Is Facebook listening to you?
The biggest challenges in the design of speech and audio interfaces
frequently repeated urban story is that someone talks about an arbitrary topic, say “cars” and minutes later he sees a car-advertisement on Facebook. Or that you talk about “Greg” and seconds later you see a “Add friend” notification for someone named Greg. This highlights a problem in the design of speech and audio user-interfaces; How does the user know if an app is listening?
Let’s break this analysis into three parts; psychological effects, technological feasibility and finally, the user-interface design challenge.
From a psychological perspective, a significant contribution to such user experience can be understood through coincidence and related knowledge. From your basic information and recent posts, Facebook can narrow down your most likely interests with scary accuracy. If it then randomly selects ads from your most likely interests, most of the time you will not give these ads a second look. That one time, that one-out-of-a-thousand, when the ad matches what you’ve just been talking about, then you notice the ad. It is striking because it seems unlikely. It is unlikely, like 0.1% of a chance. But given that you scroll through Facebook a thousand times, it is actually very likely that once in a while you will find a surprising match. We are just not very good at recognizing such coincidences. Instead, we’re programmed to find causal relations even in random occurrences. This is thus clearly a psychological bias or fallacy.
Let us then consider the feasibility of an app, like the Facebook app, listening to you to serve advertisements. Facebook certainly has strong motivators to serve more targeted apps and it does not have a good track record in protection of users’ privacy. It would most likely be breaking the European GDPR privacy regulations, but the effectiveness of GDPR has not yet been confirmed. Thus it certainly seems possible that Facebook would risk breaking the law, given it’s less than perfect track record.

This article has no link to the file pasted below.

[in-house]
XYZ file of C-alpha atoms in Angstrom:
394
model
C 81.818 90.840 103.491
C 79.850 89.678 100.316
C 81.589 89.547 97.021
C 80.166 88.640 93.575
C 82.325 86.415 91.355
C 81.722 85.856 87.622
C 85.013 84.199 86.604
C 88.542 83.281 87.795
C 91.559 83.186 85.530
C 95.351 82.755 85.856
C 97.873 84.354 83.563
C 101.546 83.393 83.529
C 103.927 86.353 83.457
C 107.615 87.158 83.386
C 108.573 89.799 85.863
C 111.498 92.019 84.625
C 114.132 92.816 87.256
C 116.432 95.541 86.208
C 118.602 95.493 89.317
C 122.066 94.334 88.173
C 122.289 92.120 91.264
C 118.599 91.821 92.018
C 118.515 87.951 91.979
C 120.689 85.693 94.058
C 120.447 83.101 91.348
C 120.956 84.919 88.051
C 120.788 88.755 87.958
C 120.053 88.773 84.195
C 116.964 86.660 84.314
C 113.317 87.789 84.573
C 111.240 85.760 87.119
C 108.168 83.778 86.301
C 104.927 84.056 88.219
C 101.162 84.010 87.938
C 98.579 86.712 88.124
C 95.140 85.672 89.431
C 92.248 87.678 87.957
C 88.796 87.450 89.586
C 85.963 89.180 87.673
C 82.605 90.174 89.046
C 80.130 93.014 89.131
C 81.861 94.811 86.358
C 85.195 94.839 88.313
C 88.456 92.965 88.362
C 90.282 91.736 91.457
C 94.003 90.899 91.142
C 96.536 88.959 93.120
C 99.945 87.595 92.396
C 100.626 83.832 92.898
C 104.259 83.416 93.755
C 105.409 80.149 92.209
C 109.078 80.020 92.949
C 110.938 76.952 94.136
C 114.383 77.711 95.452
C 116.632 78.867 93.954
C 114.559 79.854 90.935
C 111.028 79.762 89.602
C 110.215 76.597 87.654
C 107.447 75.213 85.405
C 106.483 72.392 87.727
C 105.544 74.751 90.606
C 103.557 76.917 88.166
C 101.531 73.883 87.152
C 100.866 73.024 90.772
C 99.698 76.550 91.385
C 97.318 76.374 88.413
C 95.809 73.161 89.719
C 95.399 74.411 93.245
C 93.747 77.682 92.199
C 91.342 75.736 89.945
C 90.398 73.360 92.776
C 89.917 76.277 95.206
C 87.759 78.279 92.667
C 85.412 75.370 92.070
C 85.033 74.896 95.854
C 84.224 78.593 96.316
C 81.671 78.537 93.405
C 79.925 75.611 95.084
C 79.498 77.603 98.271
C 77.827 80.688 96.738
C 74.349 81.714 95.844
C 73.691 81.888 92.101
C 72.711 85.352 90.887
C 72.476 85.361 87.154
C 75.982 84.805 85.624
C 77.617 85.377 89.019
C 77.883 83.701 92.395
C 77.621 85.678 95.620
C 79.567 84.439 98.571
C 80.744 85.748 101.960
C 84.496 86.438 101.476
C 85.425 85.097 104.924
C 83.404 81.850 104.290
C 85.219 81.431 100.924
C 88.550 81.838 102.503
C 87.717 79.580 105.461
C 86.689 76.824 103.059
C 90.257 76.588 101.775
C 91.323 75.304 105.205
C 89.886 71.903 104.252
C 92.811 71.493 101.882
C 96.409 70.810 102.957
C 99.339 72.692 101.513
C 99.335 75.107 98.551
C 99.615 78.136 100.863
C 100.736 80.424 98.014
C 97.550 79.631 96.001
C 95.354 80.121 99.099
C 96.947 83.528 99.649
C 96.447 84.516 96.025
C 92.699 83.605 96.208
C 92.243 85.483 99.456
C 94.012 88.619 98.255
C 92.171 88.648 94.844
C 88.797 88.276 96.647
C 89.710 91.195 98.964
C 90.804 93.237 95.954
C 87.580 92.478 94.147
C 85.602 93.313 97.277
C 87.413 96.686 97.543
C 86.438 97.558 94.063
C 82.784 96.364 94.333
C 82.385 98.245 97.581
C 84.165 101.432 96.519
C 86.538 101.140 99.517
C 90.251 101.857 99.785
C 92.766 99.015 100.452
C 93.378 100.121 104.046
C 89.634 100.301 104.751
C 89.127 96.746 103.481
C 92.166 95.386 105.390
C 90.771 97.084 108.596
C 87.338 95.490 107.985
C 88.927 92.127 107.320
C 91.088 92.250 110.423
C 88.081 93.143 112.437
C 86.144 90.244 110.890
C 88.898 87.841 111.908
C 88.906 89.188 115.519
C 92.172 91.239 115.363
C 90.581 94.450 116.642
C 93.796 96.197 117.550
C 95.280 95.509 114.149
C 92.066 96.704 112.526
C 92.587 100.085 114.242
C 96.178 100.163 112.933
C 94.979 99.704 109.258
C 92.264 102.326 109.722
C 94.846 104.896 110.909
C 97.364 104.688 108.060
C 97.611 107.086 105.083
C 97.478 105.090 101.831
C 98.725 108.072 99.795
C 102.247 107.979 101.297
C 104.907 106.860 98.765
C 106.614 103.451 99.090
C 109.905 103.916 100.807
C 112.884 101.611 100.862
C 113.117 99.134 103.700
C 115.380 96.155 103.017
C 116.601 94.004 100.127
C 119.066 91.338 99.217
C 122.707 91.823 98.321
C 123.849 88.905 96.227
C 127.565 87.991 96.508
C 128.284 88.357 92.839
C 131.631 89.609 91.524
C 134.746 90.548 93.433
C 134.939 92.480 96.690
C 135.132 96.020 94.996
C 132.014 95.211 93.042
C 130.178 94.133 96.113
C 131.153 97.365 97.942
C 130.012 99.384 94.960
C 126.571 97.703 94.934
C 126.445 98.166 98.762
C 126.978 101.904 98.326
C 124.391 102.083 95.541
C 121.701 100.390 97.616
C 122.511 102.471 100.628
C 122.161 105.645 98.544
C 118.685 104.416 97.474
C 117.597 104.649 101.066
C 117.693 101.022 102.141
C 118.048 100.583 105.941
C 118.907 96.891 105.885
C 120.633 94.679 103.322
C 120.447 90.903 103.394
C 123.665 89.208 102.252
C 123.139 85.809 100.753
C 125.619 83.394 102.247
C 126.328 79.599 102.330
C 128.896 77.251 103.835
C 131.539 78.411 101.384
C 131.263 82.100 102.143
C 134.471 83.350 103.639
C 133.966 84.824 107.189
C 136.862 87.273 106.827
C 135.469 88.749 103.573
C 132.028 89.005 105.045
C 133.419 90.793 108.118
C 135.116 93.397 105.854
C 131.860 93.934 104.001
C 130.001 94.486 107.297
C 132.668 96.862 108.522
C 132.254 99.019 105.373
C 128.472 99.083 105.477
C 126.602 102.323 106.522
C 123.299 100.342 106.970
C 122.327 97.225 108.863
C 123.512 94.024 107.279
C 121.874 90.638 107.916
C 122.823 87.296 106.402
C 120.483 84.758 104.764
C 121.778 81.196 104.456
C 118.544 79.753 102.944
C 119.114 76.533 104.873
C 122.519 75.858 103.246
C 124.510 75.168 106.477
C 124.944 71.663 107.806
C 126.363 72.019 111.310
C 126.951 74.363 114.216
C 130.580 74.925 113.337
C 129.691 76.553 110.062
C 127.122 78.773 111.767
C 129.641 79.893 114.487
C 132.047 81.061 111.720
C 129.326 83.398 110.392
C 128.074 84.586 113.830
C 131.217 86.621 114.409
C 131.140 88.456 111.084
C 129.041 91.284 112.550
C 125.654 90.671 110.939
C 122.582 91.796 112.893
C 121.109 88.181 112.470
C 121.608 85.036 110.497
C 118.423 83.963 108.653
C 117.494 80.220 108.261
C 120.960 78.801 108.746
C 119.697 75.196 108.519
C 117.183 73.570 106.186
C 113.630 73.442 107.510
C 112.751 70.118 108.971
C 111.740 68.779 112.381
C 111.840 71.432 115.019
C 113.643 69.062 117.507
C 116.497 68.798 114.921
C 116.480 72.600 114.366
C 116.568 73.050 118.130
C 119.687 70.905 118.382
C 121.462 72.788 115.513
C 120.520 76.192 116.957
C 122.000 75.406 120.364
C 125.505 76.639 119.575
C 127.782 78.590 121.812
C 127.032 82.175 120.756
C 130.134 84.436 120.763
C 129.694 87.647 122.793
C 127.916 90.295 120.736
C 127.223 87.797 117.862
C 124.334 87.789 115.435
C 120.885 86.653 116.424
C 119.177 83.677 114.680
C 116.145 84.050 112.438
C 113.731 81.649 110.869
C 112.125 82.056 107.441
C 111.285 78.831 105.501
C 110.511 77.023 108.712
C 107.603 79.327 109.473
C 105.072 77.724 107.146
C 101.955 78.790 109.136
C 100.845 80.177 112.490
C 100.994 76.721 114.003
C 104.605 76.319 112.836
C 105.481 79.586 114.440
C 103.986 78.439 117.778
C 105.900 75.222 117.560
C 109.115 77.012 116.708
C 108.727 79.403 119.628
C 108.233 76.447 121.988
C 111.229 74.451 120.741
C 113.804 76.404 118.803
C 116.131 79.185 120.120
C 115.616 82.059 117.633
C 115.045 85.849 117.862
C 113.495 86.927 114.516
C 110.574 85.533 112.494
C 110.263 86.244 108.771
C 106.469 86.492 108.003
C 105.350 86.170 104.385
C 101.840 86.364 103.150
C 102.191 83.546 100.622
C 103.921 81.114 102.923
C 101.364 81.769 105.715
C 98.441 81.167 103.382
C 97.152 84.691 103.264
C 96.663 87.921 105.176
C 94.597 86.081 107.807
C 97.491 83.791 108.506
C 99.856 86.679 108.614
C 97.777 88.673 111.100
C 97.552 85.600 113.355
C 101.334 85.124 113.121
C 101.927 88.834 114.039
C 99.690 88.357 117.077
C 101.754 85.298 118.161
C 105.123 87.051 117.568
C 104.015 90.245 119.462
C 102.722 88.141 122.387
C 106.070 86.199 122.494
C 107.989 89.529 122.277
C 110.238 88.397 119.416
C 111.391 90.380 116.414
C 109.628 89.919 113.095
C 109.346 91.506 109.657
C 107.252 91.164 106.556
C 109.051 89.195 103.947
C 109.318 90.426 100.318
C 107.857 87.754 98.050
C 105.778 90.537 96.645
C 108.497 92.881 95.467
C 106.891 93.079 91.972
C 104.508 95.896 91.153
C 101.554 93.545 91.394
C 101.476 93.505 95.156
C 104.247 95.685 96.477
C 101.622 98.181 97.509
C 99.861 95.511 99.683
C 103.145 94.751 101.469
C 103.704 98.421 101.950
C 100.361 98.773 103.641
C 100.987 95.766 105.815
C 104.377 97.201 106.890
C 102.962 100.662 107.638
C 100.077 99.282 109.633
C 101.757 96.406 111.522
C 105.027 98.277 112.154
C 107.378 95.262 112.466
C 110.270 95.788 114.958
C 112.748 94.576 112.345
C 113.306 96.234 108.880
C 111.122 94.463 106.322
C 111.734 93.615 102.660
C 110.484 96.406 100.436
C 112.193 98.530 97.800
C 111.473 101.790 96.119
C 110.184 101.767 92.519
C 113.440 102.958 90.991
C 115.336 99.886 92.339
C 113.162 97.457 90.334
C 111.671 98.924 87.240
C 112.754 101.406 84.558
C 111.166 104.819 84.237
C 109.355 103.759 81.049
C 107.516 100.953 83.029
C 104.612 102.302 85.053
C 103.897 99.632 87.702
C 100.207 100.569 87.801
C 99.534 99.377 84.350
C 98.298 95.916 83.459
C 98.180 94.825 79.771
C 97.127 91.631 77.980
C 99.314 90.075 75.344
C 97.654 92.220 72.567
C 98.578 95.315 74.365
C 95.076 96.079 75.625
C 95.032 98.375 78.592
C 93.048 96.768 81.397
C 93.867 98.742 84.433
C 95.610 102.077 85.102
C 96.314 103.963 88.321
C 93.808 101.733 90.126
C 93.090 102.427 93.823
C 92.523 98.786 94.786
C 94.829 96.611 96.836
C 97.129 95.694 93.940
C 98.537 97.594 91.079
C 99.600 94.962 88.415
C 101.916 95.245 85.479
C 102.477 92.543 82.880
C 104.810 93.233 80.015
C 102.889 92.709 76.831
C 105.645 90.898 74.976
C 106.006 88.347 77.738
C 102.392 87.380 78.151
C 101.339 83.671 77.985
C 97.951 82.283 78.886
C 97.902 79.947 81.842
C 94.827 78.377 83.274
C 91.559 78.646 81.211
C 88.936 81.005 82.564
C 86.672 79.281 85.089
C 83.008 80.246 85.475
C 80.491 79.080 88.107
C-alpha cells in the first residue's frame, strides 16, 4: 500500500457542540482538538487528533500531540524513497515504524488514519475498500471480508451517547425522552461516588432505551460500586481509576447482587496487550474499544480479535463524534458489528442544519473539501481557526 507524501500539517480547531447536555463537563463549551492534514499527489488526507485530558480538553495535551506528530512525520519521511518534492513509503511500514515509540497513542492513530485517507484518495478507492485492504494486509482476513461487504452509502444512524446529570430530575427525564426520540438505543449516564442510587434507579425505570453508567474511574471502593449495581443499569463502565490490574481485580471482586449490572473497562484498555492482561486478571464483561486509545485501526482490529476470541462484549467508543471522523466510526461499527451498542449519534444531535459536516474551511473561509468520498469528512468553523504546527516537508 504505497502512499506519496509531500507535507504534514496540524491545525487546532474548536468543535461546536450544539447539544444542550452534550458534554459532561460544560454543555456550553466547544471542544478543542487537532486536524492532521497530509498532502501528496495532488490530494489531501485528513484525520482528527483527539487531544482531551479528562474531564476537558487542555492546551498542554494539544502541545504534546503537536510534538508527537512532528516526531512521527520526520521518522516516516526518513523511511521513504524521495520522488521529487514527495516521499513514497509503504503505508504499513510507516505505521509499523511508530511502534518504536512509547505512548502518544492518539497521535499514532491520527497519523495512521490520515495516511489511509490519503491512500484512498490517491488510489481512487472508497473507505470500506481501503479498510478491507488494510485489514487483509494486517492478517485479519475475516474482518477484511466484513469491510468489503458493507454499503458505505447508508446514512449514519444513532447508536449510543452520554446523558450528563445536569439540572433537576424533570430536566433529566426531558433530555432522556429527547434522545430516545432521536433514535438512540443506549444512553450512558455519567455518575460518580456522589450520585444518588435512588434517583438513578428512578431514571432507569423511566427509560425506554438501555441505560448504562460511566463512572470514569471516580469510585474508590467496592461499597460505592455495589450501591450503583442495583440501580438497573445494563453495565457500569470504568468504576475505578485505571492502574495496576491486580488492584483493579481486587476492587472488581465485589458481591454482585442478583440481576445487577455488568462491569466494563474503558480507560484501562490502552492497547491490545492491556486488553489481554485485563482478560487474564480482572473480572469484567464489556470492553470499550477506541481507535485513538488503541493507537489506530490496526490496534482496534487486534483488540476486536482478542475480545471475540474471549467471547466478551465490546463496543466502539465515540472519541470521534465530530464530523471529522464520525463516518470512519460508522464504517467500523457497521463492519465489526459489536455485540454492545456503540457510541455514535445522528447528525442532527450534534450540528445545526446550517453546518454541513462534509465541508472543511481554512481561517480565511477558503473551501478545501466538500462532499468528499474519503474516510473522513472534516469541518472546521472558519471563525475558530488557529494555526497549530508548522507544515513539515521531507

The features or modules which an app would need to serve such a listening functionality include at least voice activity detection (VAD), speech recognition and topic modelling, as well as communicating results to the cloud. The purpose of voice activity detection is to determine whether the microphone signal is speech or not. This module would be running all the time and therefore it must be a very simple function such that it does not require much battery power. The idea is that by doing a simple task all the time with little power, we can avoid doing the complex and power-hungry task of speech recognition most of the time. The second module, speech recognition, would then convert the recorded speech into text. High quality speech recognition is computationally expensive and requires a lot of battery power. In this application, however, we do not need quite so high quality, since for topic modelling, it is sufficient that we pick up a few words here and there. For example, if you hear “bla-bla bla-bla, Toyota bla-bla Ford bla-bla”, then you can be fairly sure that the topic is “cars”.
The question is then whether such modules consume a noticeable amount of power? It is hard to give a number which would be meaningful to a reader. Instead, consider a simpler functionality which is present in most phones, namely, personal digital assistants. When activated and configured, in Android phones, you can access the personal digital assistant by saying “Hey Google!”. It similar as the above mentioned listening functionality in the sense that it requires a voice activity detection as a first module. This runs at low power and does not present a problem. When speech is present, it then runs a keyword spotter, to find out whether it finds the terms “Hey Google”. This can be done with relatively low accuracy, because missing one keyword is not too bad; The user then just has to repeat “Hey Google” again. This can all be implemented on a phone with a relatively low penalty on power consumption. For sure, however, you will notice an impact on battery life — the keyword spotter does require some CPU power.